Tin Man Games Announces the Starting Line-Up for the Upcoming ‘Fighting Fantasy Classics’

A few months ago, Tin Man Games announced the upcoming release of Fighting Fantasy Classics, an app that serves as a sort of hub for Fighting Fantasy gamebook releases. It’s a great idea as it not only puts all of your Fighting Fantasy adventures into one convenient app, it also makes it easier for Tin Man to update the whole line should they need to. When the project was announced, Tin Man expected to release the app in February of 2018. Well, the days are running out on this month, but the good news is that Fighting Fantasy Classics will be coming soon. So soon, in fact, that Tin Man has decided to fill us in on what to expect in the first wave of releases.

If you didn’t read our earlier story about this app, the basic idea is that you download the main app and can then pay to unlock new gamebooks that you want as they are released. You can enjoy one gamebook for free, however. Bloodbones, once known as the lost Fighting Fantasy book due to its cancellation in the original Puffin publishing run, will be ready and waiting for everyone to play at no added cost. Written by Jonathan Green, this one was released before on the App Store by Tin Man and is still available, but hey, ghost pirates aren’t the worst way to tickle the imagination for newcomers.

As we had guessed earlier, a more traditional adaptation of the book that started the whole series back in 1982 will be part of the initial line-up. The Warlock of Firetop Mountain was released a long time ago on the App Store by the previous holders of the Fighting Fantasy license, and Tin Man themselves did a fascinating board game-style version of it themselves early last year. Those who want to have the original in their pockets again can look forward to what is sure to be a faithful mobile version via the Fighting Fantasy Classics app.

Bloodbones isn’t the only returnee from Tin Man’s older Fighting Fantasy releases. The Forest of Doom, Island of the Lizard King, and Caverns of the Snow Witch aren’t new to iOS gamers, but they’re putting on their newest coats and hats to join the Fighting Fantasy Classics. All three of these games were among the initial releases in the book series as well, so it’s only fitting that they are following a similar pattern here. They’re tough challenges from one of the series creators, Ian Livingstone, so you’d best hope for a lucky roll of the dice or ten if you take these ones on.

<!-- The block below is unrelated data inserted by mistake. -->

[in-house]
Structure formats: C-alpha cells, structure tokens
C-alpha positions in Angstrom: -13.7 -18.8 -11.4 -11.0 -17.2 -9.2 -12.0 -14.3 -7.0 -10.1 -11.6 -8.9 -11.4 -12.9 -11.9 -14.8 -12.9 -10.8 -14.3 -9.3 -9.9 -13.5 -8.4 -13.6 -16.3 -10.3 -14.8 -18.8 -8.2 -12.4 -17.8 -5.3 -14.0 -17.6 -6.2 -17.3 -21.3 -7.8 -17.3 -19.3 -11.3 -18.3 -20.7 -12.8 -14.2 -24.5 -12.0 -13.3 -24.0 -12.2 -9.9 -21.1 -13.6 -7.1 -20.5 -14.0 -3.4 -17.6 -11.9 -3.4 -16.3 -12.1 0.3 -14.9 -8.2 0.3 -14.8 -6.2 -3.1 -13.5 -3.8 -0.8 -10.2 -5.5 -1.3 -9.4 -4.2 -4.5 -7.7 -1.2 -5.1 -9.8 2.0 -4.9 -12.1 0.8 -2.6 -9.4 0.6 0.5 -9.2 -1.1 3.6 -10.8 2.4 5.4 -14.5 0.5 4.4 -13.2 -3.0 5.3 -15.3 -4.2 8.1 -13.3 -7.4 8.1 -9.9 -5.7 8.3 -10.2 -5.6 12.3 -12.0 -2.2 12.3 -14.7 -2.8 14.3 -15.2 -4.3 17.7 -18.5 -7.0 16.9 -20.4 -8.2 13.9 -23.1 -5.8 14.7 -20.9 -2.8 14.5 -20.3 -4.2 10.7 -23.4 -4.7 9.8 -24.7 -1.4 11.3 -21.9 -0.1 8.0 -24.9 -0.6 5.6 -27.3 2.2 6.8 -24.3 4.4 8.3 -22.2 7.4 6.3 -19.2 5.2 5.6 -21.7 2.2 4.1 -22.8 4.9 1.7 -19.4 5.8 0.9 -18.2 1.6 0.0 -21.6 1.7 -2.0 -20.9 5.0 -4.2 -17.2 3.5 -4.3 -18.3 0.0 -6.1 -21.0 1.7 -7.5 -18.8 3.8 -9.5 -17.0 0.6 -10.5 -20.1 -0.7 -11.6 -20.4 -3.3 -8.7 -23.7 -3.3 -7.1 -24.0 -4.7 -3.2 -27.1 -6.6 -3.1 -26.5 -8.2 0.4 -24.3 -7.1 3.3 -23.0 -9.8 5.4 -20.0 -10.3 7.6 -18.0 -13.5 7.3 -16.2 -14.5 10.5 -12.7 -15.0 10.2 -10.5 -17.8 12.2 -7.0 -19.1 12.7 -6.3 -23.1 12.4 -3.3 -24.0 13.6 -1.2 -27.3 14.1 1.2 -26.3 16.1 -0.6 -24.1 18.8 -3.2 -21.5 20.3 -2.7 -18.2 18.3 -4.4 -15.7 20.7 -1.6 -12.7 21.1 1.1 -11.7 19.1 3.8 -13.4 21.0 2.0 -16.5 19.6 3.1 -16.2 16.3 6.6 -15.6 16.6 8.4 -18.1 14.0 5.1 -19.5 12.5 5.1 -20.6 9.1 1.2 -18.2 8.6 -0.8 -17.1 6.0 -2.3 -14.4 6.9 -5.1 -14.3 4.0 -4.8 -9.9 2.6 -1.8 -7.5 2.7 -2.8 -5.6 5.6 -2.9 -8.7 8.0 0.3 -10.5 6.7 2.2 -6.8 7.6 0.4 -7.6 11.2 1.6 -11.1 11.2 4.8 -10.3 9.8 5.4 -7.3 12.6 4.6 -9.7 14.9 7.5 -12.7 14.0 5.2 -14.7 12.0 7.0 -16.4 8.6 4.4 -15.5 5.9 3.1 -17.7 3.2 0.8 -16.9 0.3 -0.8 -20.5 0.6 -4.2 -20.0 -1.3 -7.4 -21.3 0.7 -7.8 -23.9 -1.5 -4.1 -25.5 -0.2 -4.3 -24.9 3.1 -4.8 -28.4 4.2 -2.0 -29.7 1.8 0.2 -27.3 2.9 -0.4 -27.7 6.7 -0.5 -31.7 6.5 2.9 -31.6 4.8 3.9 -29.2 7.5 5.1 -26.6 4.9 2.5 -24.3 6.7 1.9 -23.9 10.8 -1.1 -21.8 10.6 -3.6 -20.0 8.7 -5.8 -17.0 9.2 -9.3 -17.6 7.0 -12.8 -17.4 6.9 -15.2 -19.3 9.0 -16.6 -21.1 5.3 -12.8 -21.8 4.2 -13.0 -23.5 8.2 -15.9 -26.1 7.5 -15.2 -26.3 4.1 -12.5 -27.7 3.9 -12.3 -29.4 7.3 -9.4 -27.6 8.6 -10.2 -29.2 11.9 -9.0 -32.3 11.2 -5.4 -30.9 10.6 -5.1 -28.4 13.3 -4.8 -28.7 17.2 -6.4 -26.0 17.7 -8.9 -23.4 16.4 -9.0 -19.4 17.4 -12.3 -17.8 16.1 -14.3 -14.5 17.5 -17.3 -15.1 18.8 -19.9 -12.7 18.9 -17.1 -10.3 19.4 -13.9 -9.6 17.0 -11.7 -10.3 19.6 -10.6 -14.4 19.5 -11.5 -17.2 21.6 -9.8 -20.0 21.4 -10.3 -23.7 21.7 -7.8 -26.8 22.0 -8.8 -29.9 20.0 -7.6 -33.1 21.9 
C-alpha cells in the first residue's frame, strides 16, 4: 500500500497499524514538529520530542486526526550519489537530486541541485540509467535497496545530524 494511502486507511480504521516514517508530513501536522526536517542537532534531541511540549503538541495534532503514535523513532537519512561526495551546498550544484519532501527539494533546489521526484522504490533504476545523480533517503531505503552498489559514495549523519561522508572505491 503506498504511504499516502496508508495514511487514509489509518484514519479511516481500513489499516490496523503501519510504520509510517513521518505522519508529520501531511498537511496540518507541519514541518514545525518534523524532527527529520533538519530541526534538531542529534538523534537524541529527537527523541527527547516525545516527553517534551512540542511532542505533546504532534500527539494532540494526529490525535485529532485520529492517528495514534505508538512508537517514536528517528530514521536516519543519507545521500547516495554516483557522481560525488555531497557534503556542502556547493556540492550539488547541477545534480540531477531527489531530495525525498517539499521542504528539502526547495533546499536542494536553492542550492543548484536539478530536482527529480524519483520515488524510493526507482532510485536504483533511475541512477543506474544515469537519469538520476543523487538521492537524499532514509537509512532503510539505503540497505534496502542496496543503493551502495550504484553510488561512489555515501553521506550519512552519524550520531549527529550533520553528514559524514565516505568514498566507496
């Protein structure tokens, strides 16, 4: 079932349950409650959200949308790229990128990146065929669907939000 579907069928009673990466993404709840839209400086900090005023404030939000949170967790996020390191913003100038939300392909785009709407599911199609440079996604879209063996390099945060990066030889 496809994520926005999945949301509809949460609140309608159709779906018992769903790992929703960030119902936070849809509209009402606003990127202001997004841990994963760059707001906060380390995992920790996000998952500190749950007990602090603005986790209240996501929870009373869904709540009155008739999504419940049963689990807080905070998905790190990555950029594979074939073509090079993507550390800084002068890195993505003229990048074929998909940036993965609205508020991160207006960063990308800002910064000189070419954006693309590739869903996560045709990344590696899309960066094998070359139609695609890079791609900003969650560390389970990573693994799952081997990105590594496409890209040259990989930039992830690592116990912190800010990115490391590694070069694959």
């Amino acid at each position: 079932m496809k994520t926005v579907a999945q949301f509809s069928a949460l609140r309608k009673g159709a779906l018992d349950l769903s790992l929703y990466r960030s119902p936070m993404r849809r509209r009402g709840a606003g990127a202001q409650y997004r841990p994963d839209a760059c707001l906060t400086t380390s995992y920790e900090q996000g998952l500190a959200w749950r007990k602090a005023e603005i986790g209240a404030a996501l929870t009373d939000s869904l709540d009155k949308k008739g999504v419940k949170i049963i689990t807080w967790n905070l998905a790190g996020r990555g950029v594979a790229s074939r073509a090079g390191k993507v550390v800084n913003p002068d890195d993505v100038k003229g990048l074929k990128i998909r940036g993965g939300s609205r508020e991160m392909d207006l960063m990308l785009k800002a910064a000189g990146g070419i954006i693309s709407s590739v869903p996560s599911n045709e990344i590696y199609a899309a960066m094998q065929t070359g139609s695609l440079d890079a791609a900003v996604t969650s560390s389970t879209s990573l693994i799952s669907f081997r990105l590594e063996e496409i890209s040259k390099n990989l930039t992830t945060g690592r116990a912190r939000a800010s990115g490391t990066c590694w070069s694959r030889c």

But what if you’re a dedicated Tin Man fan? What other new releases are waiting for you apart from Warlock? Worry not, friends. Tin Man has you covered with much-requested mobile conversions of Steve Jackson’s The Citadel of Chaos and Ian Livingstone’s City of Thieves. These are both stone-cold classics that are beloved by many a fan of Fighting Fantasy, and it will be great to have them among the rest of the games in the app.

This is just the starting wave, of course. Tin Man will be following up with a second wave later in the year that will likely fill in a few of the missing holes that some of you may be wondering about. This initial bunch should keep gamebook fans busy until the next lot comes around, though. We’ll have more information on Fighting Fantasy Classics, including pricing and a more firm release date, when we get it from Tin Man. It shouldn’t be too far off now.



‘Faily Brakes’ Goes Full ’80s in Huge New Update Celebrating Game’s 2nd Birthday

Our old friend Phil Faily is getting ready to enter the terrible twos as this week marks the second anniversary of Spunge Games releasing their hilarious endless driver/crash simulator Faily Brakes [Free] into the App Store. To mark this momentous occasion Spunge has released a huge update to the game adding all sorts of new goodies. The biggest of which is a brand new theme and environment to careen through called Retro Future. Here, you’ll be surrounded by neon-soaked hazards and a catchy synth soundtrack, and there’s several new 80s-styled vehicles to drive too. The Retro Future environment also features new dynamic elements like moving hazards and underground tunnels you can drive through. The new environment as well as one of the new vehicles come included for free in the update, with two additional vehicles and two character costumes available in a $ 1.99 IAP.

This update also includes new “secret” limited time cars which can be found in the new level in the game, and a completely revamped menu system which allows you to outfit your characters, choose vehicles, and choose environments all from the same screen. Faily Brakes has always been among my favorite endless high score chasers, and it’s only gotten better over the course of two years thanks to numerous content updates like today’s. It’s one of those games that’s equally fun to do well in or totally fail and enjoy watching yourself crash like an idiot. If you haven’t checked it out before, let this 2nd anniversary update be your reason for downloading Faily Brakes for free and taking it for a spin.


Apple applies to expand Apple TV trademark to video games in over 60 countries

Although Apple’s video gaming track record has largely rewarded enthusiasm with disappointment, a new Apple TV trademark application discovered by Patently Apple indicates that the company is still interested in video games. Filed last week, the application expands the use of the Apple TV name for video gaming purposes — nothing else.

The application is noteworthy because Apple’s original 2007 trademark for the first Apple TV covered computer hardware and set top boxes focused on photos, music, and videos, excluding games entirely, and no change was made when it debuted the fourth-generation Apple TV with app and game support in September 2015. Last year’s Apple TV 4K trademarks were similar, only briefly mentioning “computer games” amongst many other functions of the wireless black box. By comparison, Apple’s new filing is devoted to Apple TV video game console and video game controller uses, which is unusual given that interest in Apple TV gaming is at a nadir.